PALM BEACH, Fla. — President Donald Trump was meeting again with his Chinese counterpart Friday, with U.S. missile strikes on Syria adding weight to his threat to act unilaterally against the nuclear weapons program of China's ally, North Korea.
The U.S. attack on Syrian government installations largely overshadowed what was expected to be a high-profile summit at Trump's Mar-a-Lago estate between Trump and Chinese President Xi Jinping to discuss North Korea's nuclear weapons and missiles as well the U.S.-China trade balance.
Their introductory dinner wrapped up shortly before the U.S. announced the missile barrage on an air base in Syria on Thursday in retaliation against Syrian President Bashar Assad for a chemical weapons attack against civilians caught up in his country's long civil war.
China has sided with Russia at the United Nations in opposing condemnation of Assad's government but has not become directly involved in the conflict.
On Friday, China's Foreign Ministry spokeswoman Hua Chunying said that China opposed the use of chemical weapons by any party under any circumstances but didn't comment on the U.S. attack.
The timing of the attacks sends a message to the Chinese — Trump telling the Financial Times days before Xi's arrival that he is prepared to go it alone on North Korea if China doesn't work with the U.S. to crack down on North Korea's nuclear program
Military options against North Korea are much riskier than those against Syria. It has already tested nuclear weapons and South Korea's capital, Seoul, is in range of North Korean artillery.
Taking action against North Korea has been a sticking point in U.S. talks with the Chinese. China is North Korea's most important ally and trading partner, and a significant source of its weapons, food and energy.
Before Thursday night's dinner with their wives, Trump said he and Xi already had had a long discussion and had "developed a friendship," and then joked, "I have gotten nothing, absolutely nothing."
However, Xi apparently got something out of dinner. Chinese state media reported late Thursday that Trump has accepted Xi's invitation to visit China this year. The official Xinhua News Agency reported that Trump will travel to China at an "early date" in 2017, but gave no details.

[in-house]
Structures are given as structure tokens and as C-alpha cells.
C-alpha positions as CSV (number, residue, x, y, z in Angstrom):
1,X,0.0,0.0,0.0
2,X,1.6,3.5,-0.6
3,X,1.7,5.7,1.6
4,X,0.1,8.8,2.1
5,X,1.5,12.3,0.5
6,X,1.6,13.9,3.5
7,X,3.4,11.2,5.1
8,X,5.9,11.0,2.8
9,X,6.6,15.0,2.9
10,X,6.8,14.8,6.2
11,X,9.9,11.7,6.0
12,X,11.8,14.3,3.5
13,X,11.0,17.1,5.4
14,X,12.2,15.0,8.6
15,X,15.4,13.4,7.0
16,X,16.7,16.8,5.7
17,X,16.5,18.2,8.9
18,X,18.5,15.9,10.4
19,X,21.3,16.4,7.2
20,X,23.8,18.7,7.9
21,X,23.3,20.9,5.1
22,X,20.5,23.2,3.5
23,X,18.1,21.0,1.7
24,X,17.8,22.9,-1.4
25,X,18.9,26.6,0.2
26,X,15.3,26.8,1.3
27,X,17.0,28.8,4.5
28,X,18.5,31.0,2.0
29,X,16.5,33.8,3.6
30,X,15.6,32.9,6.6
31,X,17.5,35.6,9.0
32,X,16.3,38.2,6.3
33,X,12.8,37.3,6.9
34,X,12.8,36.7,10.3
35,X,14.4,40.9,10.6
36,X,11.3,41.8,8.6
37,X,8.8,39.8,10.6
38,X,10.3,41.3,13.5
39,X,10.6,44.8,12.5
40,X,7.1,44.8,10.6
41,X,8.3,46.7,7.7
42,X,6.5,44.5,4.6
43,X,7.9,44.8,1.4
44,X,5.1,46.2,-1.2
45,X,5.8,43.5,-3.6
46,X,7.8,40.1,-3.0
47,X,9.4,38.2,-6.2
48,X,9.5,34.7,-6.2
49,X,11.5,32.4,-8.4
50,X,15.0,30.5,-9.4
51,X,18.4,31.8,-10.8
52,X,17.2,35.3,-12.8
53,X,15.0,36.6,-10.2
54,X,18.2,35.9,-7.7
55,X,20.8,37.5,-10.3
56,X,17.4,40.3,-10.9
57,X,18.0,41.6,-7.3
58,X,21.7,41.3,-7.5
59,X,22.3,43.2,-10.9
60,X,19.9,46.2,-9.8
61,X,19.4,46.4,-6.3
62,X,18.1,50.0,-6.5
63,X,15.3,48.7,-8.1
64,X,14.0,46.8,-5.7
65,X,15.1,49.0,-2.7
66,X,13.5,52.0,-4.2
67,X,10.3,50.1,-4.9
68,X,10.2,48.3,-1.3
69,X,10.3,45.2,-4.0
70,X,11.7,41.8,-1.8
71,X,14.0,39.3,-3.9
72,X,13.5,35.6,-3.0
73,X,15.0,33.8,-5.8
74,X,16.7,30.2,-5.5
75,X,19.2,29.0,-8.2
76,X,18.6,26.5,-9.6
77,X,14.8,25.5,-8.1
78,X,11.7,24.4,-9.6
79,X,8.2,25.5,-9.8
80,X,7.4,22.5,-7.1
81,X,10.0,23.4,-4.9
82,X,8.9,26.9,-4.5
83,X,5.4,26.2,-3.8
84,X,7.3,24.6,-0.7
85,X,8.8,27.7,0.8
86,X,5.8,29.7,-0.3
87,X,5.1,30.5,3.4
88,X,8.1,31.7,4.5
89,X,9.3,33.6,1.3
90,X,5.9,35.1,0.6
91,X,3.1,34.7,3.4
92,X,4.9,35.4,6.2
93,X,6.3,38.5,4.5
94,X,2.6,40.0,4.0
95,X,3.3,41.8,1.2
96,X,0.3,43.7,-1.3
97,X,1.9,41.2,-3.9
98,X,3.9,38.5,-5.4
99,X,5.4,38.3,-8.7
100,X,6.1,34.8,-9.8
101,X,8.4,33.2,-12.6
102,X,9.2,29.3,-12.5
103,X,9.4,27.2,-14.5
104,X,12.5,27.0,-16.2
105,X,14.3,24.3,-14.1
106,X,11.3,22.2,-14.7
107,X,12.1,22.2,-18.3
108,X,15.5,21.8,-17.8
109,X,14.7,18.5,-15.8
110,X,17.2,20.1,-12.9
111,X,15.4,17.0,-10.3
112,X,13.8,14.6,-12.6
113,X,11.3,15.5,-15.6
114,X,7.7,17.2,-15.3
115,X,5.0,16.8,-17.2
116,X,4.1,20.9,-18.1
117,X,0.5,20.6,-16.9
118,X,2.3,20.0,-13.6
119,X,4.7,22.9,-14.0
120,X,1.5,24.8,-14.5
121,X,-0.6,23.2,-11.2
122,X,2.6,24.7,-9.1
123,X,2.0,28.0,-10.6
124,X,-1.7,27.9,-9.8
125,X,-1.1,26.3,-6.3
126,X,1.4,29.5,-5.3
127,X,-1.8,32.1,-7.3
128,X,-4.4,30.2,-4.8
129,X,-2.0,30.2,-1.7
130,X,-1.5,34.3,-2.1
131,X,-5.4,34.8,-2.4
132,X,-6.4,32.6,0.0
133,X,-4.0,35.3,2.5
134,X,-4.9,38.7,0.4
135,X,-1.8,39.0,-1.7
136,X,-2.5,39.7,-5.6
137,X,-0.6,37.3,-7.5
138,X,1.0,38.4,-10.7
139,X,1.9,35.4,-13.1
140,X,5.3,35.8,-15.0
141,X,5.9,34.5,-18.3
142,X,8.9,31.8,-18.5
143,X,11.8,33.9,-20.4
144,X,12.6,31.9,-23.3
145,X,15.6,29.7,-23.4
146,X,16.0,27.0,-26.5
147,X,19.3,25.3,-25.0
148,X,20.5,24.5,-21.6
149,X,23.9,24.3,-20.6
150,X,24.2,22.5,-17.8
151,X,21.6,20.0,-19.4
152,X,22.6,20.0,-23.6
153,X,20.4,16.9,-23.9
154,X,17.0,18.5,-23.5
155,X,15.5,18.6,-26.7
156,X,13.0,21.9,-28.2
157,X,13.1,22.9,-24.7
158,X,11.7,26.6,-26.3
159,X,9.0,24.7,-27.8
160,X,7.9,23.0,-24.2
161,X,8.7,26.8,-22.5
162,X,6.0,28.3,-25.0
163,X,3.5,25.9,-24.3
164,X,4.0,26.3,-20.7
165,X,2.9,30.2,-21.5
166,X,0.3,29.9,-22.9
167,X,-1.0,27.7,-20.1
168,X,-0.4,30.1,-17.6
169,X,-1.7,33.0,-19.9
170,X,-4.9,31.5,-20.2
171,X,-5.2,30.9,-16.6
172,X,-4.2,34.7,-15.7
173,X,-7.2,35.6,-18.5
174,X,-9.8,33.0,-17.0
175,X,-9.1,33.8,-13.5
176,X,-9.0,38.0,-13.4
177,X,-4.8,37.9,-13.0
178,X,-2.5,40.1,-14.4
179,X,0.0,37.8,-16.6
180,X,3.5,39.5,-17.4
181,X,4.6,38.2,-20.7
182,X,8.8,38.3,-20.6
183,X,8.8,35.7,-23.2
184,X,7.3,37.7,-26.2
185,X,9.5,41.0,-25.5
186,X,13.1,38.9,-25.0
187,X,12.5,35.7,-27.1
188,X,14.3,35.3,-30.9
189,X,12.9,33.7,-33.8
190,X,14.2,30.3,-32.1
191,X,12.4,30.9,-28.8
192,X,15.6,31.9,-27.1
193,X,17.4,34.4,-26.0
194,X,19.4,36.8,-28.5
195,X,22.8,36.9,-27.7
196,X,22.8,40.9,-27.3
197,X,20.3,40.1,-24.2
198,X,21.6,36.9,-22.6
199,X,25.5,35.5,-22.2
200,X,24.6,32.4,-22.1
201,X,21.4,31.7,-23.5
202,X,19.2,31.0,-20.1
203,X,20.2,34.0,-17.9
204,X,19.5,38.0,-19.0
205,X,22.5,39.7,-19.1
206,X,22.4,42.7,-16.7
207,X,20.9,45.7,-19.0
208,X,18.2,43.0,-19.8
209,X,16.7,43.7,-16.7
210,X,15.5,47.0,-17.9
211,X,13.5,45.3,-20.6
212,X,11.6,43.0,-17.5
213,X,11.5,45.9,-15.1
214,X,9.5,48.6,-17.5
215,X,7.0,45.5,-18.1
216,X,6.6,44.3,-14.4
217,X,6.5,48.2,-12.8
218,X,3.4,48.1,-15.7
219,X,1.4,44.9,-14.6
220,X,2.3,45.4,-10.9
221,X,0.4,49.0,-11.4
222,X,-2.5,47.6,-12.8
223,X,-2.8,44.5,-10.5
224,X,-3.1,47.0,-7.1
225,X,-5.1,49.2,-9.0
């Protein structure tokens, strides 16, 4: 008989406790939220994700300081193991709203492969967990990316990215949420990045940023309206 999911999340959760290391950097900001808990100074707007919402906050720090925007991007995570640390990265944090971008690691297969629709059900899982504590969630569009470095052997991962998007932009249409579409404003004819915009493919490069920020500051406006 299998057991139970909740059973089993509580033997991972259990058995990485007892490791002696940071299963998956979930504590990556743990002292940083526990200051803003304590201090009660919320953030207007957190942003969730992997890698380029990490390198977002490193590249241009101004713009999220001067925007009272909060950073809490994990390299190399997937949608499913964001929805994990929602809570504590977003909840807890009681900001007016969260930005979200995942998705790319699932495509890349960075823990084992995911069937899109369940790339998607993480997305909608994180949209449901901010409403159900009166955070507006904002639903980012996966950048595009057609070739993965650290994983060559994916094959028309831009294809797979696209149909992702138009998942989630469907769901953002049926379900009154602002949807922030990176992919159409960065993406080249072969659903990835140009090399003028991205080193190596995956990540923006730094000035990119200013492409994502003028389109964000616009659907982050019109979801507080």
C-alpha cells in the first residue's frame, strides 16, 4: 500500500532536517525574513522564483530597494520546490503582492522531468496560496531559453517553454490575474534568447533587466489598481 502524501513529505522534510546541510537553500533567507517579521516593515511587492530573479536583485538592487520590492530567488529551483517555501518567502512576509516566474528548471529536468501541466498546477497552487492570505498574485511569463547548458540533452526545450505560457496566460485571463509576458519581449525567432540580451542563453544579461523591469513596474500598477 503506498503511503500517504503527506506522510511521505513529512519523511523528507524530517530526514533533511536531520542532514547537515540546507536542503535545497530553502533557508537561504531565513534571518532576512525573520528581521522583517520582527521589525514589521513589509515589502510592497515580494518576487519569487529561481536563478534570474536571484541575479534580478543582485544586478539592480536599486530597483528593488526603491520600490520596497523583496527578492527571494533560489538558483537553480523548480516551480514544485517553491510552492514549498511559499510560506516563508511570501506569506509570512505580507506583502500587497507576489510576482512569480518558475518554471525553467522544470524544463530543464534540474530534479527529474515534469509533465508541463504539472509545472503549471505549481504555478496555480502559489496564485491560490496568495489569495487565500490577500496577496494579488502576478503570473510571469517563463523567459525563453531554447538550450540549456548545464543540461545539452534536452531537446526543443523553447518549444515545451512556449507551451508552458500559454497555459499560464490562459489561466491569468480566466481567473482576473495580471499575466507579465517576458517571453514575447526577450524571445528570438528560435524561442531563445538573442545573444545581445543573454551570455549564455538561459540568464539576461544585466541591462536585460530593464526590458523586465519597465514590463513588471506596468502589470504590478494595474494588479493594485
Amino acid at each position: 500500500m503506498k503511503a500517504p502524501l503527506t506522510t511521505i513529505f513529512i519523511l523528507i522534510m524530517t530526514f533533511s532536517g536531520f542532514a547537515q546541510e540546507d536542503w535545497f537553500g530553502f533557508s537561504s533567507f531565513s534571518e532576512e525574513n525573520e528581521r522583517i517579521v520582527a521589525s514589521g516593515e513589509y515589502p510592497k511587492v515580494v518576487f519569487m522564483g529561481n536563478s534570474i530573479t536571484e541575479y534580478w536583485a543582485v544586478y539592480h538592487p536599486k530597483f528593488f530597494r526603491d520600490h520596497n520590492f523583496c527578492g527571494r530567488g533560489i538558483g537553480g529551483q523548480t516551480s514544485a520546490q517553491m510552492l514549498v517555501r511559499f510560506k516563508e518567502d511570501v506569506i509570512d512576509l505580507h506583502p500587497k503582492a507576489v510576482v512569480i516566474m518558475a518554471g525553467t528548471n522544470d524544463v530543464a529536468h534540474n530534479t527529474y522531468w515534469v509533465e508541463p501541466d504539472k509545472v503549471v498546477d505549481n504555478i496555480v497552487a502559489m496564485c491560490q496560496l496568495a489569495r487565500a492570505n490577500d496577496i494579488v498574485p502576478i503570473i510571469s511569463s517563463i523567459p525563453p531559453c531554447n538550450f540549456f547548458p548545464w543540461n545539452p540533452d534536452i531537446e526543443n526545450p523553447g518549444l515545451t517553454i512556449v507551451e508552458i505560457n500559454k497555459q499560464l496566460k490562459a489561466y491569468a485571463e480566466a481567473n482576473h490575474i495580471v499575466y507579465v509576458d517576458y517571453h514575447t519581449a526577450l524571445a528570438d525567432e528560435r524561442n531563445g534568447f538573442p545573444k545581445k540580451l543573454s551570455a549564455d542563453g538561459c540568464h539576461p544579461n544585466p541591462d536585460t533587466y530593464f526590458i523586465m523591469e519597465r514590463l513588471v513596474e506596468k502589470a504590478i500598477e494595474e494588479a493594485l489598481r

The White House downplayed expectations for a breakthrough on issues like trade and tariffs, insisting that the 24-hour summit is mostly an introductory meeting for the two leaders. Within Trump's administration, divisions remain over how to approach China.
Both as a candidate and president, Trump has taken an aggressive posture toward China, labeling Beijing a "tremendous problem" and arguing that lopsided trade deals with China shortchange American businesses and workers. Last week, the president predicted in a tweet that his meeting with Xi would be "very difficult."
He also last week signed a pair of executive orders focused on reducing the U.S. trade deficit, an apparent shot at China, which accounted for the vast bulk — $347 billion — of last year's $502 billion trade deficit.
Speaking to reporters while traveling to Florida, Trump suggested there was a link between "terrible" trade agreements the U.S. has made with China and Pyongyang's provocations. He said the two issues "really do mix."
While Trump would not say what he wants China to do specifically, he said he thinks China will "want to be stepping up" in trying to deter North Korea's nuclear ambitions.
For his part, Xi was expected to seek assurances that Trump will not interfere in the territorial dispute over the South China Sea or question the "One China" policy by reaching out to Taiwan's leader again, as Trump did during the transition.